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head MicroGel Prestige Pro

Video Review

Racquet Specs

  • Head Size: 98 sq. in MP
  • Length: 27 inches
  • Weight: Strung — 12.1 oz Unstrung — 11.5 oz
  • Tension: 52-62 Pounds
  • Balance: 2 Pts Head Light
  • Beam Width: 21 mm
  • Composition: Microgel/Graphite
  • Flex: 64
  • Grips Type: Hydrosorb
  • Grips Sizes: 2 3 4 5
  • Power Level: Low
  • String Pattern:
  • 16 Mains / 19 Crosses
    Mains skip: 8T, 10T, 8H, 10H
    One Piece
    No Shared Holes
  • Swing Speed: Fast
  • Swing Weight: 308

Head Microgel Prestige Pro MP Racquet Review

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The Prestige is a classic player’s racquet. Now Head has done the impossible and made this classic racquet even better by incorporating their new Microgel technology. The Microgel line also saw the creation of a brand new racquet within the Prestige line. The Head Prestige Pro Midplus is an improvement on an already tested classic featuring an open string pattern that no Prestige has seen so far. Head’s Microgel technology is a new unique technology - it involves the injection of a silicone-based material that has the lowest density on the planet, and is able to support up to 4,000 times its weight. At ball contact this technology helps to evenly distribute the impact load throughout the racquet, providing both rock solid feel and amazing touch. Specifications include a 98 sq. inch head, a head size that contributes not too much power, but enough. It is also 12.1 ounces in weight, a very heavy racket indeed. The racquet is also 7 points head light, a feature that will allow for more control, partially due to a greater capability in generating spin.
With the other Prestige racquets I felt that the lack of power was a huge issue. From the time I hit the first ball, I knew that this was not going to be a problem with this racquet. Now don’t get me wrong - this racquet is still very control oriented, but unlike its 18 x 20 brother, control is not the main issue. Again just as it was with the other racquets in the Prestige line, after a considerable amount of time playing I wasn’t able to keep up the same swing speed. Once that happened, everything I liked about the racquet turned on me. The control and limited amount of power made it tough for me to hit deep, consistent shots. As long as I was able to keep that long swing speed, I was very pleased from the baseline. I thought the open string pattern not only increased the size of the sweet spot, but also allowed for much better spin potential. This open string pattern helped to create much more bite on the ball. However there was a downside to the extra ball contact time: this open string pattern made control more difficult. Not to the point that I couldn’t find the court with two hands and a map, but not as much control as its more dense string pattern brother. Although there was some loss of control, I still felt like I was able to hit the ball with more accuracy and control than most racquets.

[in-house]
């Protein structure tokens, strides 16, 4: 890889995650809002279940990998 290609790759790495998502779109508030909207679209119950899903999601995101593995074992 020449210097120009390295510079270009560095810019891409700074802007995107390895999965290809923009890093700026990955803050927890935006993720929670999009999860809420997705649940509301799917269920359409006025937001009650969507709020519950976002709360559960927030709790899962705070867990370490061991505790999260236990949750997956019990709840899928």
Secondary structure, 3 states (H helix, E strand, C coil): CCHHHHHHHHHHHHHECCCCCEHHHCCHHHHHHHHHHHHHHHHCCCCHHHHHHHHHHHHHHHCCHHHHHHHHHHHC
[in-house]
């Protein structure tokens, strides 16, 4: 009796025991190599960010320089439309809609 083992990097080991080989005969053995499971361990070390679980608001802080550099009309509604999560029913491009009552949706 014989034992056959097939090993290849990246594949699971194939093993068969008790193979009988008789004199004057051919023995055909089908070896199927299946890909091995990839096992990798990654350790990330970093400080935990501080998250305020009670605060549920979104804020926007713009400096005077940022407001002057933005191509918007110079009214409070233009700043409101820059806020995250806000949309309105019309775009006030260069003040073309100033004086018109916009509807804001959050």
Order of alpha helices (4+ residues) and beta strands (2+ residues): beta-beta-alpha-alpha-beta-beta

I greatly enjoyed volleying with this racquet. Again, rock solid and crisp does not even begin to describe how this racquet felt while volleying. I was able to put volleys anywhere I wanted and the open string pattern seemed to add a bit more spin and power naturally. This added spin helped for the touch drop volleys, and the added natural power was something I could easily manage. I actually had a hard time tearing myself away from the net while testing this racquet.
Serving was great as long as I was able to keep up a long swing speed. With a fast swing speed, hitting any type of serve was a joy. The open string pattern allowed for a great amount of bite on the ball, and thus, spin on my serve. Kick serves had depth and were very heavy; Slice serves were cutting and were able to plow through the court. Speaking of plowing through the court, hitting flat serves was great. The open string pattern allowed for even more power than the 18 x 20 Prestige, and I was more than happy with it. (Who wouldn’t want more power on their serve?). Not only was hitting hard, heavy serves easy, but placing them was also remarkably easy.
Returning serves was easy as long as I was able to get that racquet in front of me and into position. (I know some are thinking that is never a problem.) But after a considerable amount of playing, getting the racquet into position was tougher than I anticipated. As long as the racquet was in position, there was nothing wrong with my return. The larger sweet spot that came along with this more open string pattern was very welcome. There was a little bit more room for error when making contact on the returns with this racquet compared to its dense string pattern brother.
Overall, this is a welcome addition to the Prestige family. I have known many people who like the Prestige, but don’t need all the control that it’s 18 x 20 brother posses. At the same time though they have had a hard time finding a racquet that can match the Prestige in its player’s frame aspects. Well finally there is a racquet that has most of the control of the Prestige but just a slight more power. Players who can generate their own power and have long swings will love this racquet!

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